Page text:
SISTERS, Ore. - At the Epicure Exchange Internet coffeehouse, it's hard not to get into a discussion about "The Bulge."
On computer screens inside, the latest updates on a curious volcanic bulge growing on the flanks of South Sister can be called up in an instant. Through the windows to the west, the dormant volcanic peak dominates the snowcapped skyline of the Cascade Range.
"It's a big hoopla in town right now. Everybody's talking about it," said coffeehouse owner Jeannine Smith, who moved her family to this town of 850 people to be closer to the majestic volcanic peaks that tower above it.
"It doesn't scare me," Smith said. But she added: "It is something to be considered."
About a dozen U.S. Geological Survey scientists are considering it very carefully. The current thinking is that an injection of magma is moving underneath the ground, and a team plans to fly to The Bulge in a helicopter next week to set out instruments to see if it is still growing.
"It is clearly not a crisis we are responding to, as if we were having swarms of shallow earthquakes or anything of that nature," said USGS geologist Dan Dzurisin. Earthquake swarms can indicate an impending eruption.
Still, The Bulge "is scientifically the most interesting target we have in the Cascades right now," Dzurisin said.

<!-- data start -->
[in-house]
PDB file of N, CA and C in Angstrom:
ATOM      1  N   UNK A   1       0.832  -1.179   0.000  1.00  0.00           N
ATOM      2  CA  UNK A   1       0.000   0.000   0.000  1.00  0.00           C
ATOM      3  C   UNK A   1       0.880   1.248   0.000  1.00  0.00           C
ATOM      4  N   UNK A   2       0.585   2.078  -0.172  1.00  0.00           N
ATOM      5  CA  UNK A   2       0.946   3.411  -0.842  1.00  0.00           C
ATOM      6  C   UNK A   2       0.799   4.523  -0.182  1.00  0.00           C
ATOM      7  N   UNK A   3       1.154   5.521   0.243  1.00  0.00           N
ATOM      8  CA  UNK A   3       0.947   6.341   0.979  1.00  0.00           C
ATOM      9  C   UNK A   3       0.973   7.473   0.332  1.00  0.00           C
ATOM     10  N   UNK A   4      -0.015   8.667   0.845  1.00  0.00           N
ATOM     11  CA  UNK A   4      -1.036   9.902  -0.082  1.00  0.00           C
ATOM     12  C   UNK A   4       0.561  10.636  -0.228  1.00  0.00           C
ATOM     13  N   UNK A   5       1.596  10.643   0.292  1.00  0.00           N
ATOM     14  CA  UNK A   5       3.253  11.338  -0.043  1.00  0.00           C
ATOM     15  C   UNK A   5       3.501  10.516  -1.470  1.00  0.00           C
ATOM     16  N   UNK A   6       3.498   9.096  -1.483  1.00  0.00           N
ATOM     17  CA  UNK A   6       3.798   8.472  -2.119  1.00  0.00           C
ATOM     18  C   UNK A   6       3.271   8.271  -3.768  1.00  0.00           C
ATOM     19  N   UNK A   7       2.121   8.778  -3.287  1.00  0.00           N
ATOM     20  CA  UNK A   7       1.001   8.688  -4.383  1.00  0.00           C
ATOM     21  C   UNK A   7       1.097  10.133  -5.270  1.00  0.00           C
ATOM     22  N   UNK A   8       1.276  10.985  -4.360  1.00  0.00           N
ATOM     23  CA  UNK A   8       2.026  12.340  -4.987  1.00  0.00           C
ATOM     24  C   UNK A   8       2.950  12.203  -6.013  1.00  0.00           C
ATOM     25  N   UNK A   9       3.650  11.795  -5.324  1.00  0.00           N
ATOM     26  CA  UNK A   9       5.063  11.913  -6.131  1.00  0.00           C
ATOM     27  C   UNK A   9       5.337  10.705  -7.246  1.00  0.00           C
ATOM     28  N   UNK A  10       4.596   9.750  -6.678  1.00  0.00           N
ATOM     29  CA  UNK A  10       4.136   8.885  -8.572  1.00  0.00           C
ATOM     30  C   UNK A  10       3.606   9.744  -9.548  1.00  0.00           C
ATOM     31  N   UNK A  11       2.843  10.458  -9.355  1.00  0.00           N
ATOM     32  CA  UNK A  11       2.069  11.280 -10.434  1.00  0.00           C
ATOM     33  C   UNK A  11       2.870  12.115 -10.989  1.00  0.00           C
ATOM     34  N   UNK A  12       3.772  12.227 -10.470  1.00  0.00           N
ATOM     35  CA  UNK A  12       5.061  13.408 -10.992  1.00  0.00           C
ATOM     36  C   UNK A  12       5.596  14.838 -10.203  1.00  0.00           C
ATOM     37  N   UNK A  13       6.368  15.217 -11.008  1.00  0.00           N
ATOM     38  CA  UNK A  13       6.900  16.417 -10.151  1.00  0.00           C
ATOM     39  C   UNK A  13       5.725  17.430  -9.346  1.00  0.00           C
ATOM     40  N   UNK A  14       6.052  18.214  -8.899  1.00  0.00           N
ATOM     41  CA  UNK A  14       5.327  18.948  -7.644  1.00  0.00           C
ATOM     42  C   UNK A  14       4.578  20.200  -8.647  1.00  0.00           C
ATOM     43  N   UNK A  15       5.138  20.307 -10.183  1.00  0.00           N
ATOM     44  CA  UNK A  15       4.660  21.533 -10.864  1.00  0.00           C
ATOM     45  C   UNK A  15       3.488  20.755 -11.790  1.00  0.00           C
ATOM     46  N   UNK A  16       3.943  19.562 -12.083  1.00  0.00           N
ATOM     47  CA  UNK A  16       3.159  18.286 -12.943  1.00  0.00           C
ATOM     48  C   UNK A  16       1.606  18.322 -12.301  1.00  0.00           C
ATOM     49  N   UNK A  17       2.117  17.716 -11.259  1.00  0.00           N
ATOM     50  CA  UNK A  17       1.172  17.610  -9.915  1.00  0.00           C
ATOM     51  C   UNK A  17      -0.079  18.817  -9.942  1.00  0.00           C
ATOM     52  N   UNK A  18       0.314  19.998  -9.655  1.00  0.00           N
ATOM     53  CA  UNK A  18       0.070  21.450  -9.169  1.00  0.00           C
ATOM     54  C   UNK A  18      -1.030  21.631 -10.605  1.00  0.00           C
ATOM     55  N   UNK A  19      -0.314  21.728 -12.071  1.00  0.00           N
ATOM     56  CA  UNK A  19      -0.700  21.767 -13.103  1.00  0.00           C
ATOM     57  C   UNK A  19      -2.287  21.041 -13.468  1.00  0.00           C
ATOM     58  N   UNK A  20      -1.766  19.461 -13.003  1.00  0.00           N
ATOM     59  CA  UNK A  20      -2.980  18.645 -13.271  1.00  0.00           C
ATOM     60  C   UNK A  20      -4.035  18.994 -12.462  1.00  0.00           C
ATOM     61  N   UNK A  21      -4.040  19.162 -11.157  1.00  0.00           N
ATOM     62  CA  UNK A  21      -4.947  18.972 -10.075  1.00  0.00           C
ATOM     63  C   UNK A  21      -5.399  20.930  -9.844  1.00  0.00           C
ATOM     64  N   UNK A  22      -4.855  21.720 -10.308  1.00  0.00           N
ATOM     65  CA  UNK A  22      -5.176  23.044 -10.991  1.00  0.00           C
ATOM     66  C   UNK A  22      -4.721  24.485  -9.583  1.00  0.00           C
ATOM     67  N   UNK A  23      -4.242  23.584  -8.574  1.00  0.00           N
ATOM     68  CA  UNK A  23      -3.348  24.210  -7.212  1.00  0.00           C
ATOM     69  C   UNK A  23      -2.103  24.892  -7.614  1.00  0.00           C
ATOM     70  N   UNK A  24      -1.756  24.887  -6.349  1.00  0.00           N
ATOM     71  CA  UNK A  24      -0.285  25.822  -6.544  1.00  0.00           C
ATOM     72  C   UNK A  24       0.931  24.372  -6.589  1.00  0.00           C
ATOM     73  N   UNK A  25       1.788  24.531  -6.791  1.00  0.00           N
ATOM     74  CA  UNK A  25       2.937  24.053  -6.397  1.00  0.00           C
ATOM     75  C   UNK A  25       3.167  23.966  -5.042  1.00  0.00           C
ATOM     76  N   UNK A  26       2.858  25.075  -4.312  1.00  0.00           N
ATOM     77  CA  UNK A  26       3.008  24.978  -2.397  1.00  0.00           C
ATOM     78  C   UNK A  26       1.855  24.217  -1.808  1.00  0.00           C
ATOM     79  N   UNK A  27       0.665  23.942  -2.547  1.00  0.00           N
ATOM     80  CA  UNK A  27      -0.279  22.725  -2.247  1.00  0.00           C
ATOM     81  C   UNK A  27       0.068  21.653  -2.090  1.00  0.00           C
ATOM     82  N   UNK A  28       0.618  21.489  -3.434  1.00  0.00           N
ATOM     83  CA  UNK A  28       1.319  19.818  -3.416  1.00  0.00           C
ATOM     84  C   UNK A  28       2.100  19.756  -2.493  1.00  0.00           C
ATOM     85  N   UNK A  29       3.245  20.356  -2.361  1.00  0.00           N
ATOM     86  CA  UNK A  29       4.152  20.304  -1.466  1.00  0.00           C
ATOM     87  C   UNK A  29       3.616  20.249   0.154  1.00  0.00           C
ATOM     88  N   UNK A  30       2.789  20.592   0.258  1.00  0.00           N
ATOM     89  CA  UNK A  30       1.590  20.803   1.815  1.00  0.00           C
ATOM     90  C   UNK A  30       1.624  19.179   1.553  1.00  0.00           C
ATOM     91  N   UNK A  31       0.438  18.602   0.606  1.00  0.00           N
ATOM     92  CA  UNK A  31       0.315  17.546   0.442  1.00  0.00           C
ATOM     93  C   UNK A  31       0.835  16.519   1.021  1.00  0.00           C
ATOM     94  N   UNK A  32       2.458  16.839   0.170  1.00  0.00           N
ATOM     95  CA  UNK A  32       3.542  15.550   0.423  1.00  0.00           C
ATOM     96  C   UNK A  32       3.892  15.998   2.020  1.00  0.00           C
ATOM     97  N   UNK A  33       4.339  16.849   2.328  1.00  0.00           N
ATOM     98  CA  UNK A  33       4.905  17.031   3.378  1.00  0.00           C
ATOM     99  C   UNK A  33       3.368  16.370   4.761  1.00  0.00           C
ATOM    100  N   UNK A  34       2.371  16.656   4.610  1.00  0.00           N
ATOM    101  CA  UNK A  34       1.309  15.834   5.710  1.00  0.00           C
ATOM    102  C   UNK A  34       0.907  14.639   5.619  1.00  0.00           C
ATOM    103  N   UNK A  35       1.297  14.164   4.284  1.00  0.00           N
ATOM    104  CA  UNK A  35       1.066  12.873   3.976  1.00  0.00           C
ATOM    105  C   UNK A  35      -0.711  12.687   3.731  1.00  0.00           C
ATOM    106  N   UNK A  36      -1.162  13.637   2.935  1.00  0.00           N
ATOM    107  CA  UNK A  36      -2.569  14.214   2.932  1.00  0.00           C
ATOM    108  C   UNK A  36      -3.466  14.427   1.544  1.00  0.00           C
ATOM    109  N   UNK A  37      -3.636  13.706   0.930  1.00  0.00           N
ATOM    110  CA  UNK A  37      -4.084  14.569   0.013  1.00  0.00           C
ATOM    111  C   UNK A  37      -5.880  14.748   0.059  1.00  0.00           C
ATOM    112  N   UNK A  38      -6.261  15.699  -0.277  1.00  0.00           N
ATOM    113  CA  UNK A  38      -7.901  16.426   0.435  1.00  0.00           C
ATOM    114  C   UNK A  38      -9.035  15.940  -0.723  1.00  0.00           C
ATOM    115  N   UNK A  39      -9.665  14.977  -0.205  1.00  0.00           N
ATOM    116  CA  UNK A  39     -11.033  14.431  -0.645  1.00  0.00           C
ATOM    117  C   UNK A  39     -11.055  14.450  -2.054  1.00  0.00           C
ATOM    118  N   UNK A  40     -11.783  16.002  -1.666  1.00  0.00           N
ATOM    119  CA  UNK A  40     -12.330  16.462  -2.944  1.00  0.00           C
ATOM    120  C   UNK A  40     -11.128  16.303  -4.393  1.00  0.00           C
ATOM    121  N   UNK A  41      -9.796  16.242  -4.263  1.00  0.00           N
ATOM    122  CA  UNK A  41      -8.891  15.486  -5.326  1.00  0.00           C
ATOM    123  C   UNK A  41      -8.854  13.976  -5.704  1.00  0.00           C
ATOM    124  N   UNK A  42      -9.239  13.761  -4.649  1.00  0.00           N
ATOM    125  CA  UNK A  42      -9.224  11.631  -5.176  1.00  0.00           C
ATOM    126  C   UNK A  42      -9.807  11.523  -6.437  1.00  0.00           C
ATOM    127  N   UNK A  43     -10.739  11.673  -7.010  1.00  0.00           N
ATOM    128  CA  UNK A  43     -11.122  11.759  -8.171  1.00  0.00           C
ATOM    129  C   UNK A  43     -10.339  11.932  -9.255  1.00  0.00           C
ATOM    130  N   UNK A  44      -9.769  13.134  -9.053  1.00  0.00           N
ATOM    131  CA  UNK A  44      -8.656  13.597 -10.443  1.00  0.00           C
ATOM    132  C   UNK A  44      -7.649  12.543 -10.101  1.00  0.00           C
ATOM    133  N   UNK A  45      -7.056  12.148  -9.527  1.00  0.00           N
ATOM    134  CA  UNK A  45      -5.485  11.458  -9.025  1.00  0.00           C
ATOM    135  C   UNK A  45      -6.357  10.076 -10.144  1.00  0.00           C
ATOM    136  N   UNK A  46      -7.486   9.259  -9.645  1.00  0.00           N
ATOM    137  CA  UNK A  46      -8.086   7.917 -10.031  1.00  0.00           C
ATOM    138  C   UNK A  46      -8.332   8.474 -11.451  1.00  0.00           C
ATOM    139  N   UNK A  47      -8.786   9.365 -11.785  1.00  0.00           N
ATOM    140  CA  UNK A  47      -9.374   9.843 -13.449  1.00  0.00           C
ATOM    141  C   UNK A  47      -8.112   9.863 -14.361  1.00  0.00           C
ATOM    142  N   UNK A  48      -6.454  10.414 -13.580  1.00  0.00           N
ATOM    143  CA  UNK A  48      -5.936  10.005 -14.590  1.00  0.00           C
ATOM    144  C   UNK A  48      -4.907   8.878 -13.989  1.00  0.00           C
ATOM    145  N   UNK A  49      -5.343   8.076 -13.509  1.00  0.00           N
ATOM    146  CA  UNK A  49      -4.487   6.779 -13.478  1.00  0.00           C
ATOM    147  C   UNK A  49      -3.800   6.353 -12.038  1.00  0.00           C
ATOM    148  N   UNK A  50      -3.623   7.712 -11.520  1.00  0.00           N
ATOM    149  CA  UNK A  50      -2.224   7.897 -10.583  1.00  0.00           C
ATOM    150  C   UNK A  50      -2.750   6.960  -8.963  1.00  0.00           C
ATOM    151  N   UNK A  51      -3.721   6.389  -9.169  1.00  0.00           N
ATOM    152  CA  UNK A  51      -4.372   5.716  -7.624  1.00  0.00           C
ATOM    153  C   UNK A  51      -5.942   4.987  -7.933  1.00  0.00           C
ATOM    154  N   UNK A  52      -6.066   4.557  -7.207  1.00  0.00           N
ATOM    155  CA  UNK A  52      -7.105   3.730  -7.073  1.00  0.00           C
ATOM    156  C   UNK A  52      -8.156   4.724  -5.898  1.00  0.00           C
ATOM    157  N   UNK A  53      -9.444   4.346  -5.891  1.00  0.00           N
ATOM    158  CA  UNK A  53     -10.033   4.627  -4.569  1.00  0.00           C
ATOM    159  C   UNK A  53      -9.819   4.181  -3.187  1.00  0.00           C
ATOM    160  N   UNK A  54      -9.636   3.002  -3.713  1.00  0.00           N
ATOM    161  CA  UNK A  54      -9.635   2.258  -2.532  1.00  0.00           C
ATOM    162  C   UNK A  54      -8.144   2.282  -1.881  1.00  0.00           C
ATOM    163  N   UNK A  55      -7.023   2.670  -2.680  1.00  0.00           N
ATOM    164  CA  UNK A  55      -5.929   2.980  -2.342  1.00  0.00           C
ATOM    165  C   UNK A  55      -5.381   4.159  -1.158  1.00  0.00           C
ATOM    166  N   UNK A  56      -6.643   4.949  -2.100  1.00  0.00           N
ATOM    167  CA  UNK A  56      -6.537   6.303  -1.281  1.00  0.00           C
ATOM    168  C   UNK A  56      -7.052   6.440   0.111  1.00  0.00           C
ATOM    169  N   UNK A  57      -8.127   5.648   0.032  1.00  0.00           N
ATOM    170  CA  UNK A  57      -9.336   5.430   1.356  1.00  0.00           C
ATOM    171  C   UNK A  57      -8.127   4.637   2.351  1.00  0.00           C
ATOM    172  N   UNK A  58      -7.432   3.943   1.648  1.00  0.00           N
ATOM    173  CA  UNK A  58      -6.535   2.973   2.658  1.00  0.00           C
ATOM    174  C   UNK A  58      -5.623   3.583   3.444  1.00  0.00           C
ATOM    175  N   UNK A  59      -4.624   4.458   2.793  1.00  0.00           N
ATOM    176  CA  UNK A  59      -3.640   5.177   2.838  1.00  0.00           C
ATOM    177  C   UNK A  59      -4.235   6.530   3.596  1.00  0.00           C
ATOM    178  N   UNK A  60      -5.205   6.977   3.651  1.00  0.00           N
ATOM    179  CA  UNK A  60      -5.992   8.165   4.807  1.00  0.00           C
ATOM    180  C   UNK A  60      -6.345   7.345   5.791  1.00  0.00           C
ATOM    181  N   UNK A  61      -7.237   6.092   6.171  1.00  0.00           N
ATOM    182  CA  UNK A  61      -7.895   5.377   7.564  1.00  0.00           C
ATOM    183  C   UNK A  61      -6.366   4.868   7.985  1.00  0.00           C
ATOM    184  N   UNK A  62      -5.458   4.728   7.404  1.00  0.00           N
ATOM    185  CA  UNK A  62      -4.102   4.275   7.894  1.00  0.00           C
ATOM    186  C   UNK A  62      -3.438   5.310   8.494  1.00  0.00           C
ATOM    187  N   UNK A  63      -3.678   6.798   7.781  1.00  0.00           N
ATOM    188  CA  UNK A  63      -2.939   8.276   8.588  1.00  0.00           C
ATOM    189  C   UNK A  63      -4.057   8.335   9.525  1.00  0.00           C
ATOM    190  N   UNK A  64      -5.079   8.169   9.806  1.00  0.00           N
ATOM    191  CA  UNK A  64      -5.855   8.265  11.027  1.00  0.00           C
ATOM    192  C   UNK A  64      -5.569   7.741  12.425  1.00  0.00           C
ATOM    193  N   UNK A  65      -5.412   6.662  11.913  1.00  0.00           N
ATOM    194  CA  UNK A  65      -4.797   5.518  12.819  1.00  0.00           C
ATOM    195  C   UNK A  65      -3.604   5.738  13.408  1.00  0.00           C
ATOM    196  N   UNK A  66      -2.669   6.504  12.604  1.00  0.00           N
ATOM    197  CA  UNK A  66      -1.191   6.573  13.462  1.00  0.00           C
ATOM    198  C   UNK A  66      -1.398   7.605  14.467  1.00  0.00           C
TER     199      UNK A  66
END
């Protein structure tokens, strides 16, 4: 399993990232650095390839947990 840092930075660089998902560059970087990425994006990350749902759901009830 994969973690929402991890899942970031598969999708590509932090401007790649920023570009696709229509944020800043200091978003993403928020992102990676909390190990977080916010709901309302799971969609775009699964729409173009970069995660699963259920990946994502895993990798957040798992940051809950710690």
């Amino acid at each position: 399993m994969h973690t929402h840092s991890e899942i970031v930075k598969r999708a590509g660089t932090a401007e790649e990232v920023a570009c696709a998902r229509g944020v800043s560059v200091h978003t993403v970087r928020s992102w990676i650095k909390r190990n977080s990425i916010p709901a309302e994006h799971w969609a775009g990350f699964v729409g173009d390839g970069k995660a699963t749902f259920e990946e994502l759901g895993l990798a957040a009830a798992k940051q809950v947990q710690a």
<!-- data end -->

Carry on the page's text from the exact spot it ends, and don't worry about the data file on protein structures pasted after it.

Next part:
Ever since Mount St. Helens erupted on May 18, 1980, the public has been sensitive to any rumblings in the Cascades, a string of volcanoes stretching from British Columbia to Northern California.
Some years after that eruption, people were worrying that Carver Lake, formed by a dam of loose rock pushed up by a glacier on South Sister, might fail and flood the town, recalled The Flyfisher's Place owner Jeff Perin, standing behind a counter filled with fly fishing reels.
"People have pretty much forgotten about that," he said.
When news of The Bulge spread, Nate Turner, who works at The Flyfisher's Place, got a call from a concerned East Coast pal who has a second home in Sisters.
"I told him I'd throw a sprinkler up on his roof if something was really going down," Turner said.
Turner recalled when the USGS Cascade Volcano Observatory surveyed South Sister with lasers in 1985 to establish a network of benchmarks to monitor events like The Bulge.
When the volcano was resurveyed in 1986, The Bulge hadn't shown up. But when new radar satellite imagery was trained on South Sister, USGS geophysicist Chuck Wicks, of Menlo Park, Calif., spotted it.